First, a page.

A: Technically, holistic and integrative medicines are different, and yet they work synergistically. Both tend to empower patients to take an active role in their own healing. Holistic medicine looks at the individual patient as a whole human being (mind, body, spirit, emotions, lifestyle, etc.), not as a disease process or injured part. The holistic approach considers the big picture—how the patient functions and how alternative therapies can help.
Integrative medicine uses all available means—both conventional and alternative therapies.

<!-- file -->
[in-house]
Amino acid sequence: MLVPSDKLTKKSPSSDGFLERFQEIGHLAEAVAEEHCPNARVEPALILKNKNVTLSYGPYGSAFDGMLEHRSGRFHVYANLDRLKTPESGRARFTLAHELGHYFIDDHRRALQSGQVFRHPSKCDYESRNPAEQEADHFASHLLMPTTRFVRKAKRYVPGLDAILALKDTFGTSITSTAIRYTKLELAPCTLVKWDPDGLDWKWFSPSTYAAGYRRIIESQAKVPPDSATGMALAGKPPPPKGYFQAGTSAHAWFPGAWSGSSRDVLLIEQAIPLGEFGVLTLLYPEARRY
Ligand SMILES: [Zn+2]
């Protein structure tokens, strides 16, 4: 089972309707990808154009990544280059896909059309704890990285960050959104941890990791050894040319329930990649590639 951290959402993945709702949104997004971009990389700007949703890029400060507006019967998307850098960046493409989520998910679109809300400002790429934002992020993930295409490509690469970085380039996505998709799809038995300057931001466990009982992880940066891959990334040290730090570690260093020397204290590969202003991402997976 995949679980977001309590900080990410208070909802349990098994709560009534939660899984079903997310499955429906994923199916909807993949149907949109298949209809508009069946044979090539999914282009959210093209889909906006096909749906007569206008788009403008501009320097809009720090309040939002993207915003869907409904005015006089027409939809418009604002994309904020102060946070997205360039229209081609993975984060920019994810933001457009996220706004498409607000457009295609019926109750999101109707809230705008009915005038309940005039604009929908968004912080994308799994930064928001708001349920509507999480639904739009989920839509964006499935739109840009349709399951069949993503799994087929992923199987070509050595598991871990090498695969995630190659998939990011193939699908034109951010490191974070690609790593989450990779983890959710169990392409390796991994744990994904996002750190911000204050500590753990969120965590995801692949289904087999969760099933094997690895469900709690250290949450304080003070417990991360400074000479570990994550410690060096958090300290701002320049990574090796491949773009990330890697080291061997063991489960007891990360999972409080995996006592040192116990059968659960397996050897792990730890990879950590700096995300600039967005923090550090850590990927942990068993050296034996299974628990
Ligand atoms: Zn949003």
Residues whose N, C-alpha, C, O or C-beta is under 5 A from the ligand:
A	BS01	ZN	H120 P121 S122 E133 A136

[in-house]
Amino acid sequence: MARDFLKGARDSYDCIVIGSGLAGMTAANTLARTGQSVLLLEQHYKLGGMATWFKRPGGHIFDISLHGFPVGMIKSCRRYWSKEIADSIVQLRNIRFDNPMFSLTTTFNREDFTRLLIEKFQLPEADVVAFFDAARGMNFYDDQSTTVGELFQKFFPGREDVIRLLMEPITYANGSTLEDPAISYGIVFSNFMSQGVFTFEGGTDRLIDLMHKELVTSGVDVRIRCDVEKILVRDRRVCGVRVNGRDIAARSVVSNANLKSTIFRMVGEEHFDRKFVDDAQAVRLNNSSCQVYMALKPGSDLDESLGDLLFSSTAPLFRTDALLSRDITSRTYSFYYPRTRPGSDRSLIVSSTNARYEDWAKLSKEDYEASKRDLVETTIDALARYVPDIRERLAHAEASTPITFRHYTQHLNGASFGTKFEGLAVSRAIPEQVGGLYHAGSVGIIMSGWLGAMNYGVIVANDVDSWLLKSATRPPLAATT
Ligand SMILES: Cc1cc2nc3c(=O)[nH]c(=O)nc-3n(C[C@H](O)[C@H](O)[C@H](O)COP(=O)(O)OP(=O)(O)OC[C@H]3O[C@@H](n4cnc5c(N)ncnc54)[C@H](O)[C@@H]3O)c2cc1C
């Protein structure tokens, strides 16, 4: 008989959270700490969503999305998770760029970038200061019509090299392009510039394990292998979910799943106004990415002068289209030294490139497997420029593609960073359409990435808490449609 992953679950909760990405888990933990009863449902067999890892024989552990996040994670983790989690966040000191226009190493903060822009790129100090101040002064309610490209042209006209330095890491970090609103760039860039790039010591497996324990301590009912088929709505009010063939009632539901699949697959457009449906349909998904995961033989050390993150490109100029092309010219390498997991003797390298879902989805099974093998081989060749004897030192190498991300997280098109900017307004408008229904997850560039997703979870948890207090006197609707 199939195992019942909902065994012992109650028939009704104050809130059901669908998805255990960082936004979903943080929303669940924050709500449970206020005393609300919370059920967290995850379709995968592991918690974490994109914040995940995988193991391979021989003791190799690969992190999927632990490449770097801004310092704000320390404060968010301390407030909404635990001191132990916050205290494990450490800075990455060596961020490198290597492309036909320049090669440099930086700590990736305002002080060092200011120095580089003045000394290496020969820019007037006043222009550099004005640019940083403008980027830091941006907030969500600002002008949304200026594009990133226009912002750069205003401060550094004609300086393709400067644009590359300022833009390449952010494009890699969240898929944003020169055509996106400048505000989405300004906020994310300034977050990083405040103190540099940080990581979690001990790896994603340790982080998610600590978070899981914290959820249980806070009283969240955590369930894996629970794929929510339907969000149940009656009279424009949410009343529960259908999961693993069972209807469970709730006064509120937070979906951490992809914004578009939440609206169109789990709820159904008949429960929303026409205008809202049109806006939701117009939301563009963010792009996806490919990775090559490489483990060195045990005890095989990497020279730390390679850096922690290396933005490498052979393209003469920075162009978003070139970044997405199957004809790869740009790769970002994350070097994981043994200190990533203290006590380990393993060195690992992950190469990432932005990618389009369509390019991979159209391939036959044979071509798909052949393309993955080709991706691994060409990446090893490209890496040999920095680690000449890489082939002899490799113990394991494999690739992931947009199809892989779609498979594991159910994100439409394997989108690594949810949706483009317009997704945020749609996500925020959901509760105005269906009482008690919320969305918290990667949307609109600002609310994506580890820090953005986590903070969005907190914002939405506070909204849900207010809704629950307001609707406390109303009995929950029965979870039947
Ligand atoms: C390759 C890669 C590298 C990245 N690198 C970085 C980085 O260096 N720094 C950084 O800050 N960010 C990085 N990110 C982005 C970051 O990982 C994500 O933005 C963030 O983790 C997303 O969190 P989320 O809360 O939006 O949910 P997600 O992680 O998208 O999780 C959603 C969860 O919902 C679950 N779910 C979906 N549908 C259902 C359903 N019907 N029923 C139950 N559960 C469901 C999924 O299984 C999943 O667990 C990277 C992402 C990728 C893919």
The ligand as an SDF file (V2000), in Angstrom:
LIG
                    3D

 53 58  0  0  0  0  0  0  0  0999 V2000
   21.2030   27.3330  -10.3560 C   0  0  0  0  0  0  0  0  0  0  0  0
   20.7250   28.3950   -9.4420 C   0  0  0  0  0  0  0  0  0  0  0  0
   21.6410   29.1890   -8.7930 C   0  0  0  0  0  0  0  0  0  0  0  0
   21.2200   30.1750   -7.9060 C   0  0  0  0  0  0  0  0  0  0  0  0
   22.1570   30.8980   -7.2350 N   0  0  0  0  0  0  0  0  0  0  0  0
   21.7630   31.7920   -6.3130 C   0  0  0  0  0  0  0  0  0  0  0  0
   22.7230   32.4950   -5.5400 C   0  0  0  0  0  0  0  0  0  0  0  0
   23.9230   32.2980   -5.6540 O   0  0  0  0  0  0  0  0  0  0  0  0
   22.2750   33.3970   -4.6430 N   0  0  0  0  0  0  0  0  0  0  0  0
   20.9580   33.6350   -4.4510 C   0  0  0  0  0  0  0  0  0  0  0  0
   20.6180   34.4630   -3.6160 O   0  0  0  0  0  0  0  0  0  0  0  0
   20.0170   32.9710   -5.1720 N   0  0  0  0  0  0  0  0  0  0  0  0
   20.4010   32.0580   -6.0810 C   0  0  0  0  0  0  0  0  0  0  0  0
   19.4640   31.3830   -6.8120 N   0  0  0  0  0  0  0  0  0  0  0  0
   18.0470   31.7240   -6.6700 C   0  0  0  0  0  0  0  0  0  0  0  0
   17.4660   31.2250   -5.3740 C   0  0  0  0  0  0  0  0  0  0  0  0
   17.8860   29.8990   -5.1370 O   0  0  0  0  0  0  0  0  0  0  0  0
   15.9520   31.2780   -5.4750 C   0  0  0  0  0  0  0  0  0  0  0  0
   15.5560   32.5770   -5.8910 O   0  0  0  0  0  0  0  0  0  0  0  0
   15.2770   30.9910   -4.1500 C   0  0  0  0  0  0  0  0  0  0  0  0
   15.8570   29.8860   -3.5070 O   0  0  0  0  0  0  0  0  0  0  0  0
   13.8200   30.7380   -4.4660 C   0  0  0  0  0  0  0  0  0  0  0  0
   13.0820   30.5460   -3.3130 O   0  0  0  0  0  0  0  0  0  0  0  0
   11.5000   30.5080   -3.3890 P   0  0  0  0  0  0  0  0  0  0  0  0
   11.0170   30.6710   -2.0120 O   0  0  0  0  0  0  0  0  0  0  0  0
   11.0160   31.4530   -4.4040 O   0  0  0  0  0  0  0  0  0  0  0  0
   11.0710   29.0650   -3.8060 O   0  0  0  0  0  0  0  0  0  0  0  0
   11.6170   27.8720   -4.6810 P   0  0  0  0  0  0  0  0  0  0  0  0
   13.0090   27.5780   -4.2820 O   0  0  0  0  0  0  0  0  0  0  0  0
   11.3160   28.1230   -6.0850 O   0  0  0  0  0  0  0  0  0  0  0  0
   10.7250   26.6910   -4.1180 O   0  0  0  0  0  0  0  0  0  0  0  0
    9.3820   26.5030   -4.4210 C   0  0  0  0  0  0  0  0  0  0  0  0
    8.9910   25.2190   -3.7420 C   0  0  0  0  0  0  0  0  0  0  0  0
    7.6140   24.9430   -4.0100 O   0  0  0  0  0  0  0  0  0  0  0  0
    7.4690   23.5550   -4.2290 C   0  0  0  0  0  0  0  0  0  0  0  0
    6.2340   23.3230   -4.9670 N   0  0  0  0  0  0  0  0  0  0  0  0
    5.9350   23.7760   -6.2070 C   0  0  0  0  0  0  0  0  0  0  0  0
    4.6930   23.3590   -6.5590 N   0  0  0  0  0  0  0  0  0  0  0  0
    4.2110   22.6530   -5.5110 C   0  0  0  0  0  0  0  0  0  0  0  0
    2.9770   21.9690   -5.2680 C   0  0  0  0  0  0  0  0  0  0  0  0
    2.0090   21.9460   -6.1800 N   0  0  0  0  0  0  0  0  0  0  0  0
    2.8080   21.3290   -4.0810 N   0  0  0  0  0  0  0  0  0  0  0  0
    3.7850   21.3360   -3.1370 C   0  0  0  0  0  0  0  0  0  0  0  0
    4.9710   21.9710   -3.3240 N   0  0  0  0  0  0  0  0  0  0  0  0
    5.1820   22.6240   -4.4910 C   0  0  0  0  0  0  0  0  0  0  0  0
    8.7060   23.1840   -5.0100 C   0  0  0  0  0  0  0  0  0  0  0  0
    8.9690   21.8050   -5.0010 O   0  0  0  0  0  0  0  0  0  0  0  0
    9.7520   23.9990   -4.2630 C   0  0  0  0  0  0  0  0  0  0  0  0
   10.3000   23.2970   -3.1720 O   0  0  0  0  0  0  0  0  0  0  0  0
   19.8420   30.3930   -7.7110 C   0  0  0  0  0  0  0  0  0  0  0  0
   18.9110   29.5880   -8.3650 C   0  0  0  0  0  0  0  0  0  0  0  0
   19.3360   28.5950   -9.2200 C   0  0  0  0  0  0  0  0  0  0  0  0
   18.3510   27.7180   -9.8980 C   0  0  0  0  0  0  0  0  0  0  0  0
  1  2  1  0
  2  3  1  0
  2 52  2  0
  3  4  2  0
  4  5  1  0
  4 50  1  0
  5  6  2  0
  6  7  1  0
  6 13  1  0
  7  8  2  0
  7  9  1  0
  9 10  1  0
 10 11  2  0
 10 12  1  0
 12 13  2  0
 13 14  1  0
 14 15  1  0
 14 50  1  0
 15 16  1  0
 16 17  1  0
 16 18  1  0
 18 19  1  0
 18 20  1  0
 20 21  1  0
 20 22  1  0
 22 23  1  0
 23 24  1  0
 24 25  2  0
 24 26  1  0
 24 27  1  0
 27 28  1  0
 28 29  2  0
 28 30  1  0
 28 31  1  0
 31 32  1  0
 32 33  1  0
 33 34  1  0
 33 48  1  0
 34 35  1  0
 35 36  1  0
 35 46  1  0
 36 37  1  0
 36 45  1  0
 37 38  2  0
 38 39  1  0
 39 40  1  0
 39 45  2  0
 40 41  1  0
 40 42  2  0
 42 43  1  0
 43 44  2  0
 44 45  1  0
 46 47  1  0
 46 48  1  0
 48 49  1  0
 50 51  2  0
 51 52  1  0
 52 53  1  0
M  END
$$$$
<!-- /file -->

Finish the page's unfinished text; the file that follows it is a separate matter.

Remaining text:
Integrative medicine uses all available means—both conventional and alternative therapies—to help with the health and healing of a patient. In some situations, conventional medicine may be the best approach, but in others it may not offer a surefire cure. Adding well-selected alternative or complementary approaches offers greater healing potential. Options for working with pain, for example, may include breathwork, nutrition, herbs, group support, yoga, meditation, and even volunteering. In this sense, integrative medicine is also holistic, because it understands that our body and mind are intertwined. So when I describe my practice as integrative, I am referring to both approaches combined.